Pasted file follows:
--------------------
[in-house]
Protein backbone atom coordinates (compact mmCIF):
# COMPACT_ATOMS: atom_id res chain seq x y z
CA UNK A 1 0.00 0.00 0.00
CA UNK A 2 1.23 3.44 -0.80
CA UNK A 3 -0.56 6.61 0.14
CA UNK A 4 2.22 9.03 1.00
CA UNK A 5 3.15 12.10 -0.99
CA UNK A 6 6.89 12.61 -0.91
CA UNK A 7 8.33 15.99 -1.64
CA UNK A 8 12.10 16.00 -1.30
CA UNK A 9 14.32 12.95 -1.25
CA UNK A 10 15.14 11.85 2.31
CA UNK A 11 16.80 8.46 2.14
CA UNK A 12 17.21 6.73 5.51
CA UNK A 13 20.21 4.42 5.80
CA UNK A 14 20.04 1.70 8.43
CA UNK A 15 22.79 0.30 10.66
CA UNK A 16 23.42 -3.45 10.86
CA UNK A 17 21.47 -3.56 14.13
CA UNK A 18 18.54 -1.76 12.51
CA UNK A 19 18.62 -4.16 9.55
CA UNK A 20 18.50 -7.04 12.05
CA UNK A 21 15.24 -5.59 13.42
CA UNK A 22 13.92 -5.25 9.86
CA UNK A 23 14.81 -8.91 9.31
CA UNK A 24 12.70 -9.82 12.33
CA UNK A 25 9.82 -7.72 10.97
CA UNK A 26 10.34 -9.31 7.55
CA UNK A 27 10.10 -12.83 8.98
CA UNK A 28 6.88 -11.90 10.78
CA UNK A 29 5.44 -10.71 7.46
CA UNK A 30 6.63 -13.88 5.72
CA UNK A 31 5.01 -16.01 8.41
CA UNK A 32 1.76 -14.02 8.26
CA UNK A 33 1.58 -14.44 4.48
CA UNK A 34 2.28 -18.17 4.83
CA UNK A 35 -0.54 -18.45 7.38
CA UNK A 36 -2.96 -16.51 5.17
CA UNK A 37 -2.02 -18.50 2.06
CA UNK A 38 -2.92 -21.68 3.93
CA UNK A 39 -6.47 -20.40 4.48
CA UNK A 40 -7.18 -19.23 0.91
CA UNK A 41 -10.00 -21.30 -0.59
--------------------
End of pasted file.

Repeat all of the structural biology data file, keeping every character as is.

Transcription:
[in-house]
Protein backbone atom coordinates (compact mmCIF):
# COMPACT_ATOMS: atom_id res chain seq x y z
CA UNK A 1 0.00 0.00 0.00
CA UNK A 2 1.23 3.44 -0.80
CA UNK A 3 -0.56 6.61 0.14
CA UNK A 4 2.22 9.03 1.00
CA UNK A 5 3.15 12.10 -0.99
CA UNK A 6 6.89 12.61 -0.91
CA UNK A 7 8.33 15.99 -1.64
CA UNK A 8 12.10 16.00 -1.30
CA UNK A 9 14.32 12.95 -1.25
CA UNK A 10 15.14 11.85 2.31
CA UNK A 11 16.80 8.46 2.14
CA UNK A 12 17.21 6.73 5.51
CA UNK A 13 20.21 4.42 5.80
CA UNK A 14 20.04 1.70 8.43
CA UNK A 15 22.79 0.30 10.66
CA UNK A 16 23.42 -3.45 10.86
CA UNK A 17 21.47 -3.56 14.13
CA UNK A 18 18.54 -1.76 12.51
CA UNK A 19 18.62 -4.16 9.55
CA UNK A 20 18.50 -7.04 12.05
CA UNK A 21 15.24 -5.59 13.42
CA UNK A 22 13.92 -5.25 9.86
CA UNK A 23 14.81 -8.91 9.31
CA UNK A 24 12.70 -9.82 12.33
CA UNK A 25 9.82 -7.72 10.97
CA UNK A 26 10.34 -9.31 7.55
CA UNK A 27 10.10 -12.83 8.98
CA UNK A 28 6.88 -11.90 10.78
CA UNK A 29 5.44 -10.71 7.46
CA UNK A 30 6.63 -13.88 5.72
CA UNK A 31 5.01 -16.01 8.41
CA UNK A 32 1.76 -14.02 8.26
CA UNK A 33 1.58 -14.44 4.48
CA UNK A 34 2.28 -18.17 4.83
CA UNK A 35 -0.54 -18.45 7.38
CA UNK A 36 -2.96 -16.51 5.17
CA UNK A 37 -2.02 -18.50 2.06
CA UNK A 38 -2.92 -21.68 3.93
CA UNK A 39 -6.47 -20.40 4.48
CA UNK A 40 -7.18 -19.23 0.91
CA UNK A 41 -10.00 -21.30 -0.59